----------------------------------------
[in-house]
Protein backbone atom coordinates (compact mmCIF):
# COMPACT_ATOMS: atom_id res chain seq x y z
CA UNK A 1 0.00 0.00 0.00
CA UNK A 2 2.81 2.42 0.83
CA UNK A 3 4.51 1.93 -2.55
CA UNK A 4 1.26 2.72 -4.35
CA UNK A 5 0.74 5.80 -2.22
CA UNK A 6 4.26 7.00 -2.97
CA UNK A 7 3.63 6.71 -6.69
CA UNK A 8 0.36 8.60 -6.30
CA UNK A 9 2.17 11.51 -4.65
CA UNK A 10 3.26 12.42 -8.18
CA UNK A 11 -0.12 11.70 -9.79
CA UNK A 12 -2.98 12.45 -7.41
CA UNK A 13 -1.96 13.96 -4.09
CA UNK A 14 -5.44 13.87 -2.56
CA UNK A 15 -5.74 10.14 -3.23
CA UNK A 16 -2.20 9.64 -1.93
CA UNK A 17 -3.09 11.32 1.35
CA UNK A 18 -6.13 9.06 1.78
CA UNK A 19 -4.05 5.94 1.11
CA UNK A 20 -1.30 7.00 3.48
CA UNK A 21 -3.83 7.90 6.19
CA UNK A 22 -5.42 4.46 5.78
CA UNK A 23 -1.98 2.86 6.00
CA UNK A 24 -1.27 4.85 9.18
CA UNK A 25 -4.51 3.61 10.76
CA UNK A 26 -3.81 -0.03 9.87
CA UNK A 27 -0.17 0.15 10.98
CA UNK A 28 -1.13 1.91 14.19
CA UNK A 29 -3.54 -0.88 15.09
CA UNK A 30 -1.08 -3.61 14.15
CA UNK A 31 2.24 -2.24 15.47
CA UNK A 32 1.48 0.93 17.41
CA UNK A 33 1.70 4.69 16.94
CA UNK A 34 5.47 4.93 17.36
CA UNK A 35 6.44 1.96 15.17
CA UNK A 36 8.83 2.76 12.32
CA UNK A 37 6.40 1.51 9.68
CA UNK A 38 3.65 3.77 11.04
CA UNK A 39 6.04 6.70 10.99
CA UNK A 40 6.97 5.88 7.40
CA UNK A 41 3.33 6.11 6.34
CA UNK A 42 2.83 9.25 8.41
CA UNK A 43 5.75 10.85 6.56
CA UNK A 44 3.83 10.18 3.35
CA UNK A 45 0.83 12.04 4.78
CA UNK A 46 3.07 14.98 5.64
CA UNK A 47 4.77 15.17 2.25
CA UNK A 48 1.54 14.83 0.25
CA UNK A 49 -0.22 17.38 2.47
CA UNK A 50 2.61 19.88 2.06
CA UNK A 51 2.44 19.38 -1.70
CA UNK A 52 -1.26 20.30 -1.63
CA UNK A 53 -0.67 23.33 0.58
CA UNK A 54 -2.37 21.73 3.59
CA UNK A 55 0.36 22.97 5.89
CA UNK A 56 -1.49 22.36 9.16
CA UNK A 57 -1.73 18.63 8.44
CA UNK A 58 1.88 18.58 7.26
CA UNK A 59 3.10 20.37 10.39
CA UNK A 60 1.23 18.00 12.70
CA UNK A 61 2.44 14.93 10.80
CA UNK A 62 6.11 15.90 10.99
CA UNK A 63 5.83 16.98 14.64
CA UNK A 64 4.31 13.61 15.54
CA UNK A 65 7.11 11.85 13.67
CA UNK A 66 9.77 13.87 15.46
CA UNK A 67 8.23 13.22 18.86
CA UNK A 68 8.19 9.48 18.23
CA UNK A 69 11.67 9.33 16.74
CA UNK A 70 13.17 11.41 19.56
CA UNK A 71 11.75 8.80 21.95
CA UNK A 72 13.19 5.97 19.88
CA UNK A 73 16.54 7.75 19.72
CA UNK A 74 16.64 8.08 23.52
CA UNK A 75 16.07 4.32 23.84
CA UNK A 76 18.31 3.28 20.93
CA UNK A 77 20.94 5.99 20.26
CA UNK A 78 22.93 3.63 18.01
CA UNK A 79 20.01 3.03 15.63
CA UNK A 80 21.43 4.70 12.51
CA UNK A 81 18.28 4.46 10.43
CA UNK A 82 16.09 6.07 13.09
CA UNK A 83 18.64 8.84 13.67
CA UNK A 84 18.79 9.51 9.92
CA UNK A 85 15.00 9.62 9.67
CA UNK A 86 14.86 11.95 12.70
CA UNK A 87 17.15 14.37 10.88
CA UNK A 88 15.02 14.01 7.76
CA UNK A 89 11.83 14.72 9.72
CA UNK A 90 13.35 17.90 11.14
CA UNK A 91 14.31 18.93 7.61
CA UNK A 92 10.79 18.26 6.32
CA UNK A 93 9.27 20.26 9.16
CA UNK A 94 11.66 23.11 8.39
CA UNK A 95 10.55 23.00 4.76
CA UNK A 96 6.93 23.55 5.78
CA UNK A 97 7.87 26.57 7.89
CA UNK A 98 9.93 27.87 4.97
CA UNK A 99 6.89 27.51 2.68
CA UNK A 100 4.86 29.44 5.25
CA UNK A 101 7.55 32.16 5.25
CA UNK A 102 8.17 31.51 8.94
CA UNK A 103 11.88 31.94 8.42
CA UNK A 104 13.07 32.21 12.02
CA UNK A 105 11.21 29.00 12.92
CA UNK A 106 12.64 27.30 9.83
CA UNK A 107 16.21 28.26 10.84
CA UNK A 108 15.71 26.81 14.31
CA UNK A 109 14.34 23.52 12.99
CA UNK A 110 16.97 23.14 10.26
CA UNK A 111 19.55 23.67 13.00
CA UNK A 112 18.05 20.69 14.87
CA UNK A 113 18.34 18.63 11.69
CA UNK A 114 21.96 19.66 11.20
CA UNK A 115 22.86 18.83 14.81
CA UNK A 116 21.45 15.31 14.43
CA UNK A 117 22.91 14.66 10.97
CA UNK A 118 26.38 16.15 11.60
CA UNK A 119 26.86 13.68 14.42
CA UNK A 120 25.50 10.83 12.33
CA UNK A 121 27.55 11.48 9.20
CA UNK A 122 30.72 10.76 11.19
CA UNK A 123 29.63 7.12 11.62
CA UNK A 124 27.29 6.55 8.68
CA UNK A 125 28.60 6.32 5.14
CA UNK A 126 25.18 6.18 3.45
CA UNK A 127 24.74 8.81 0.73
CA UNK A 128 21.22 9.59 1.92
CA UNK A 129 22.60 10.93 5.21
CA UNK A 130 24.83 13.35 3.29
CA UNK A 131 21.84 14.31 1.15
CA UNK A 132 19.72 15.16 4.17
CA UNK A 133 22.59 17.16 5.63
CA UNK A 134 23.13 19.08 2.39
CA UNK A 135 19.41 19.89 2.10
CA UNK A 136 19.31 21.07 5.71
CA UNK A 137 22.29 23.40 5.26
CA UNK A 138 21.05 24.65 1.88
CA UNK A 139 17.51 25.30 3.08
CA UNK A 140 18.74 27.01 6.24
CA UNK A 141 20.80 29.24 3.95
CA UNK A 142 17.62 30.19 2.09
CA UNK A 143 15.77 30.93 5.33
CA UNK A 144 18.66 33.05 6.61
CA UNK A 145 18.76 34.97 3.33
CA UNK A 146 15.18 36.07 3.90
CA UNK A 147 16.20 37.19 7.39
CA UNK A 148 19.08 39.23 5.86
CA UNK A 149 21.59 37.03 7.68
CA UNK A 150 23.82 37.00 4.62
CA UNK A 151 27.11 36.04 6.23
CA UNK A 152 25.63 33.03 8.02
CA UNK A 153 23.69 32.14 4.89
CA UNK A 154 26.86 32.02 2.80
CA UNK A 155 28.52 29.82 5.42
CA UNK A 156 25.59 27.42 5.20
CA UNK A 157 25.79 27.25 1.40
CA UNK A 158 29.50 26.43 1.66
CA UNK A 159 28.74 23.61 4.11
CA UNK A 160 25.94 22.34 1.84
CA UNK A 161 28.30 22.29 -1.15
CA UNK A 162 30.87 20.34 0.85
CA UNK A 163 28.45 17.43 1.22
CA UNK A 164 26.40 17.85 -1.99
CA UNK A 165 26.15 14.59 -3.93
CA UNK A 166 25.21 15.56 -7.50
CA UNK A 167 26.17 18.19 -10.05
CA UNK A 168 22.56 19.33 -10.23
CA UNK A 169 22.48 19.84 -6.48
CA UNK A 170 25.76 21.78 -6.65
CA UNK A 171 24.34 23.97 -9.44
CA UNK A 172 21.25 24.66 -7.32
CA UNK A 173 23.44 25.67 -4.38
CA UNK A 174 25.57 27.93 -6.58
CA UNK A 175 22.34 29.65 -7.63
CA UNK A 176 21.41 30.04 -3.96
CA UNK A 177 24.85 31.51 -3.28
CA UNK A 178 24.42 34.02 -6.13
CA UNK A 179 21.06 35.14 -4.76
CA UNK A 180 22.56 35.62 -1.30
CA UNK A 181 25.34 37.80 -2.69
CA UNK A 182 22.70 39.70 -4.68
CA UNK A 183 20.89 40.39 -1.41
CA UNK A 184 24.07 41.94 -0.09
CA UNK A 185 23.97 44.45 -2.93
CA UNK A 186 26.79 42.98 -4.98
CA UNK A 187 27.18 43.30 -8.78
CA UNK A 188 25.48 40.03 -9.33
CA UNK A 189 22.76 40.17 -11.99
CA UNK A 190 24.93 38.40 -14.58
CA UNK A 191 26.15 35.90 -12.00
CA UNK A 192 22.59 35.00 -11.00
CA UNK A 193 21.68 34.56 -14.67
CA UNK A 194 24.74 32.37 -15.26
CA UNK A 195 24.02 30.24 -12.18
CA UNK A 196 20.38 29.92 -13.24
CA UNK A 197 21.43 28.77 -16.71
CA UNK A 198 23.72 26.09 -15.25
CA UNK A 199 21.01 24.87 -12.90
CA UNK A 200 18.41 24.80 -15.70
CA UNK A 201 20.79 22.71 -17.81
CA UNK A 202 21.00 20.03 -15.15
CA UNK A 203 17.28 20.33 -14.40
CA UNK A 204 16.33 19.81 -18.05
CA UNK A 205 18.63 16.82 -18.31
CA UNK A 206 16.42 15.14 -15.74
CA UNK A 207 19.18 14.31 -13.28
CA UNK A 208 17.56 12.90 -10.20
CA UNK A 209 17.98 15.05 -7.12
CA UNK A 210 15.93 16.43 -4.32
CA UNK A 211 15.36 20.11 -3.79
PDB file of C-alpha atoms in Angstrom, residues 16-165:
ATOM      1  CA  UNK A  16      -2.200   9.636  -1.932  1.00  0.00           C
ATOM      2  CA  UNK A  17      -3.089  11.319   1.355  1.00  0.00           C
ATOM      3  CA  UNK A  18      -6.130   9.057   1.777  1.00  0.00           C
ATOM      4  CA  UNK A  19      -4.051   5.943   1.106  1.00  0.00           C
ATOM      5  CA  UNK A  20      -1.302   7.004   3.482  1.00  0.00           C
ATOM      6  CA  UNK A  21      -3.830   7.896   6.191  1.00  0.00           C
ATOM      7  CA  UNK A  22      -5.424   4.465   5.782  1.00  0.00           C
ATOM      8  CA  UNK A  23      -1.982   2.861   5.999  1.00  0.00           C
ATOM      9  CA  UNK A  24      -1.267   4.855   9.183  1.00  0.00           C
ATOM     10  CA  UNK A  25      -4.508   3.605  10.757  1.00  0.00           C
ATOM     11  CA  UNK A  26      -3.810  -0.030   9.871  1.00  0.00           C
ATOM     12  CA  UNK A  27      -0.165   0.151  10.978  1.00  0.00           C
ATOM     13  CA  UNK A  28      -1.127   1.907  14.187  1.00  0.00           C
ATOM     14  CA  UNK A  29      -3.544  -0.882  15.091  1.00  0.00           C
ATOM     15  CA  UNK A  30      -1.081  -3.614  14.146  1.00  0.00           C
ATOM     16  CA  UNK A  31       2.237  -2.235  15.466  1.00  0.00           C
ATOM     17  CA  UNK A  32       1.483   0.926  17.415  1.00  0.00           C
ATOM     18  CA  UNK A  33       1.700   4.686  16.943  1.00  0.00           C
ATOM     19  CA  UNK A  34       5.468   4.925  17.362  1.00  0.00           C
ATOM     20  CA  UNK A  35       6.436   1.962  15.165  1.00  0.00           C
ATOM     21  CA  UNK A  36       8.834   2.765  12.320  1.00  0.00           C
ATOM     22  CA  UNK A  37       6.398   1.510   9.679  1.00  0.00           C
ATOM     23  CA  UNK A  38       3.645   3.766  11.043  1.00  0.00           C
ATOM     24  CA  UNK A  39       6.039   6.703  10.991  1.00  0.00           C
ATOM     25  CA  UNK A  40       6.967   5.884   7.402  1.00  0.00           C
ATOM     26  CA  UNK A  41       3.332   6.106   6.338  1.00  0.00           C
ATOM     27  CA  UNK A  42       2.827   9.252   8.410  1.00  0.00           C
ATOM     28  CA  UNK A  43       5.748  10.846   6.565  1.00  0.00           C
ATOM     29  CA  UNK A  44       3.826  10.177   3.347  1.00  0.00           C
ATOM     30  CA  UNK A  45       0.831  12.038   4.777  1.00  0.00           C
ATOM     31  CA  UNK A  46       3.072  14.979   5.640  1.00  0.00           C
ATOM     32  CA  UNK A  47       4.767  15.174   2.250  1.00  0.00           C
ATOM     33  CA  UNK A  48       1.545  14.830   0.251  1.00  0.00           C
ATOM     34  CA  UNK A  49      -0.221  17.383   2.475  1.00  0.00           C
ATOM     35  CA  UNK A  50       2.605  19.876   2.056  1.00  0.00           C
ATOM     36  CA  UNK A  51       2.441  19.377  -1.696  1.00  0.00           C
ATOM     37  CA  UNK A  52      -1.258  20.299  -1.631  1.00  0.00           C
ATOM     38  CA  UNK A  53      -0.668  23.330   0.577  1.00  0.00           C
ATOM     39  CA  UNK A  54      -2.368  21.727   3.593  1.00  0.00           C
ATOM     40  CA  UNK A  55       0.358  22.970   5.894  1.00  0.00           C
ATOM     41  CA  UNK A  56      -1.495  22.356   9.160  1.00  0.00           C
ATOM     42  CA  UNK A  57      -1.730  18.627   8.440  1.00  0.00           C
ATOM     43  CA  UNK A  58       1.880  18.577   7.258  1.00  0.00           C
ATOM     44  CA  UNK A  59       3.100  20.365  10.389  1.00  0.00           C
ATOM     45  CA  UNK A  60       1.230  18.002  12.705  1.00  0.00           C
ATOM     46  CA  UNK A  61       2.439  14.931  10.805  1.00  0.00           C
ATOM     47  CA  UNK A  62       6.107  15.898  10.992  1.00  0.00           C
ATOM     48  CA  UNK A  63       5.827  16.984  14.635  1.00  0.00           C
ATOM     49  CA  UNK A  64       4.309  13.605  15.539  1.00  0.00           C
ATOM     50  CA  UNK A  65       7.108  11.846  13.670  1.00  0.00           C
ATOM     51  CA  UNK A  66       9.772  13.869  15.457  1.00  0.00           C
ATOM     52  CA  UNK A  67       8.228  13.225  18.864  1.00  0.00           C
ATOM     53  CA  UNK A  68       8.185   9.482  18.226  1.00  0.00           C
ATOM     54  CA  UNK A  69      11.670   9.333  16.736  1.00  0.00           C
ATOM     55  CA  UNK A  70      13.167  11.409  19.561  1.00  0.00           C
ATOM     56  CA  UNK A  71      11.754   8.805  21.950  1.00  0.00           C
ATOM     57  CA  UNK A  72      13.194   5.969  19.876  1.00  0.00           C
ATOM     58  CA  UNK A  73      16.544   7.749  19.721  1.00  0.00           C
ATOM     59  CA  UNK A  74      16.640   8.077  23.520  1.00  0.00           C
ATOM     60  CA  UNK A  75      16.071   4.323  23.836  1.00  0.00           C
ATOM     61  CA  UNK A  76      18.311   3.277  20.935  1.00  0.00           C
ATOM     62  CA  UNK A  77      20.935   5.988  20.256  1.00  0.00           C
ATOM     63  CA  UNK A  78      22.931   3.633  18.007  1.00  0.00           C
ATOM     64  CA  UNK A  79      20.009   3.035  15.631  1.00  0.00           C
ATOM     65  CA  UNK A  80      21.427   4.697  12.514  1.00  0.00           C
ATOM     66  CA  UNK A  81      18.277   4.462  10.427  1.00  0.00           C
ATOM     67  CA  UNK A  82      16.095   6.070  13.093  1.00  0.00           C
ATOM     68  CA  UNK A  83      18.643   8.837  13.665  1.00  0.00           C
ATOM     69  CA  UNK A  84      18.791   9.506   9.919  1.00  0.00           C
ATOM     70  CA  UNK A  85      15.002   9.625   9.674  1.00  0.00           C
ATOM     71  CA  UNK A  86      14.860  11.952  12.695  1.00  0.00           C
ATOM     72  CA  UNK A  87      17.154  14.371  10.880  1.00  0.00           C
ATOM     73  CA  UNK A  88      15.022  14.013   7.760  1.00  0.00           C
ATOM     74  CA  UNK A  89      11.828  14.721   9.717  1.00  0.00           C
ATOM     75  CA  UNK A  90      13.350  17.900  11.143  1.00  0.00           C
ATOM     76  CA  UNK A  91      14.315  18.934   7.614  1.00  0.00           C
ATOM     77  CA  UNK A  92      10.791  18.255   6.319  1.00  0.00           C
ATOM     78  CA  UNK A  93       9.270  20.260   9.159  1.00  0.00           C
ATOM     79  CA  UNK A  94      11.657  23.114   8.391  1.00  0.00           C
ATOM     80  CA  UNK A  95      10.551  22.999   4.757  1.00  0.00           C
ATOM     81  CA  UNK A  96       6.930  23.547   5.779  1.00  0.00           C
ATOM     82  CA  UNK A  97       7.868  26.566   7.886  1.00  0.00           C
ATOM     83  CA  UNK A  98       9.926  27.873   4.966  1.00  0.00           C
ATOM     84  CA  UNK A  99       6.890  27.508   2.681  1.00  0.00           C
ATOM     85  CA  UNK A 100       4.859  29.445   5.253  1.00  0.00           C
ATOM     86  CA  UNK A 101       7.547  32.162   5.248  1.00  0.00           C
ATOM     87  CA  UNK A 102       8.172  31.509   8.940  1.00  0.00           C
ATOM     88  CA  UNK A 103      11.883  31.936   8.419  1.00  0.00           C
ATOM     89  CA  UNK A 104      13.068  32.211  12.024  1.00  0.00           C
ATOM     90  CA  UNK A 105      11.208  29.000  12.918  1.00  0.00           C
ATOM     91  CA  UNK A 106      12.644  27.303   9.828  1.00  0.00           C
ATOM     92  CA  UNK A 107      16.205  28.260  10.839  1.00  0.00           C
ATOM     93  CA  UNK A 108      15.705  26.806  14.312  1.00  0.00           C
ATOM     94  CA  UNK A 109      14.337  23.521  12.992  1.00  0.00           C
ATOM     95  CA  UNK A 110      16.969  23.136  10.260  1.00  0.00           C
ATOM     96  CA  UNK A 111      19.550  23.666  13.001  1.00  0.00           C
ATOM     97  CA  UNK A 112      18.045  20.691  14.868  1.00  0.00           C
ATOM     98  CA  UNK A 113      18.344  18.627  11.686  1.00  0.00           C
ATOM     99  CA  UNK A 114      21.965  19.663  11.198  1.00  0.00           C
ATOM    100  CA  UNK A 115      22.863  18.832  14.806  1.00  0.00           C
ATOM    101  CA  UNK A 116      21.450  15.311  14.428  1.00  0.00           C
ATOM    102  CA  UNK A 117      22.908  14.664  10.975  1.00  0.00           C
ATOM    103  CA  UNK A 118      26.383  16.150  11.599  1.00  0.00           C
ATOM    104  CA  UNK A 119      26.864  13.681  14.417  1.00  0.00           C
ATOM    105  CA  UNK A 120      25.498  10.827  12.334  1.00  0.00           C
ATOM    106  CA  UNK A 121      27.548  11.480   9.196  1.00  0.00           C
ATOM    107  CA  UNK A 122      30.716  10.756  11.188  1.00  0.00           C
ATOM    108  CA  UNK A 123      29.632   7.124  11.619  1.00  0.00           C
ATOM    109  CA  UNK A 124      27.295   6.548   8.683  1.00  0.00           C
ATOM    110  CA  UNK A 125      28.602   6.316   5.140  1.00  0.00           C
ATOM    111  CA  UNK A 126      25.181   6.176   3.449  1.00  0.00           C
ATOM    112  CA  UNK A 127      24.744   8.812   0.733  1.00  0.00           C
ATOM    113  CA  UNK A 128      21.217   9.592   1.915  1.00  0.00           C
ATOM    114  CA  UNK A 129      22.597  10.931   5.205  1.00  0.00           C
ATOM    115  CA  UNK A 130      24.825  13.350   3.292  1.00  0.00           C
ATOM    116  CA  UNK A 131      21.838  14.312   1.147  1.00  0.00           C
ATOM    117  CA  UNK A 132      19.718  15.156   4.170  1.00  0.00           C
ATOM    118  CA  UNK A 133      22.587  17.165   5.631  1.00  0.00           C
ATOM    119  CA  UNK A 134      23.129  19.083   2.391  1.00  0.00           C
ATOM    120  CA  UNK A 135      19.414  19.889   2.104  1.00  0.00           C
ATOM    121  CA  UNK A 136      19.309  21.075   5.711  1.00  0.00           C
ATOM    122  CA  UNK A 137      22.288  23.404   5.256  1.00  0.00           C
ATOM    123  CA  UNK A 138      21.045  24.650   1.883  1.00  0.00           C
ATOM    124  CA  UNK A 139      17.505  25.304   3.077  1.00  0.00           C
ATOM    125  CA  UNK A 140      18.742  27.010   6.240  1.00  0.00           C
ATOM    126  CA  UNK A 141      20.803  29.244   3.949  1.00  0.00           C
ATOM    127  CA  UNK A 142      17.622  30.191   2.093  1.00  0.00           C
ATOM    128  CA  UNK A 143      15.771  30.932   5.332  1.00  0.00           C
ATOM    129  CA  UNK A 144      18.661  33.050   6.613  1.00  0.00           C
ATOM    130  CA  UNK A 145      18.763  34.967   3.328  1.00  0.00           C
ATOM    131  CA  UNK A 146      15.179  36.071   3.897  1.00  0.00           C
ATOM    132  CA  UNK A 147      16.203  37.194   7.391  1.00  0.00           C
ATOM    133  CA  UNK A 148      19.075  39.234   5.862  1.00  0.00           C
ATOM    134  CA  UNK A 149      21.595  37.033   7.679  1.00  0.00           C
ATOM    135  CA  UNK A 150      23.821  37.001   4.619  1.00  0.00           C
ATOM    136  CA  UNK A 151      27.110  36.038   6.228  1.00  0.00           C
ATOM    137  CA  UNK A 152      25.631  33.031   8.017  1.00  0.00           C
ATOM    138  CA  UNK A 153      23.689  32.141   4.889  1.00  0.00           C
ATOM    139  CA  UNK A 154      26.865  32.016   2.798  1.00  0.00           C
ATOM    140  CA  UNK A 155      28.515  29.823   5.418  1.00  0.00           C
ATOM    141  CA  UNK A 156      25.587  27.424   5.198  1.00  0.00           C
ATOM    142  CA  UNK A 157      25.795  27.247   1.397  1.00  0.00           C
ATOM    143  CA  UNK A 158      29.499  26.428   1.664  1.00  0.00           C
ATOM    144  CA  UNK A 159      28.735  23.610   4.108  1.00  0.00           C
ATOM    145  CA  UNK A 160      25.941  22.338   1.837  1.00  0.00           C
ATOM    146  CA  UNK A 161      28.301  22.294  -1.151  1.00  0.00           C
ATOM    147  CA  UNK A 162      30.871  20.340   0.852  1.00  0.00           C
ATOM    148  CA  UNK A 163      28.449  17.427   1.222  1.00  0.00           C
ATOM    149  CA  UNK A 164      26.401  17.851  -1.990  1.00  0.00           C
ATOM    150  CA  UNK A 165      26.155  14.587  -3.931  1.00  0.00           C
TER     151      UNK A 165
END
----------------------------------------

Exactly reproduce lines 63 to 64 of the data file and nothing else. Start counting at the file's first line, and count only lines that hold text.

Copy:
CA UNK A 60 1.23 18.00 12.70
CA UNK A 61 2.44 14.93 10.80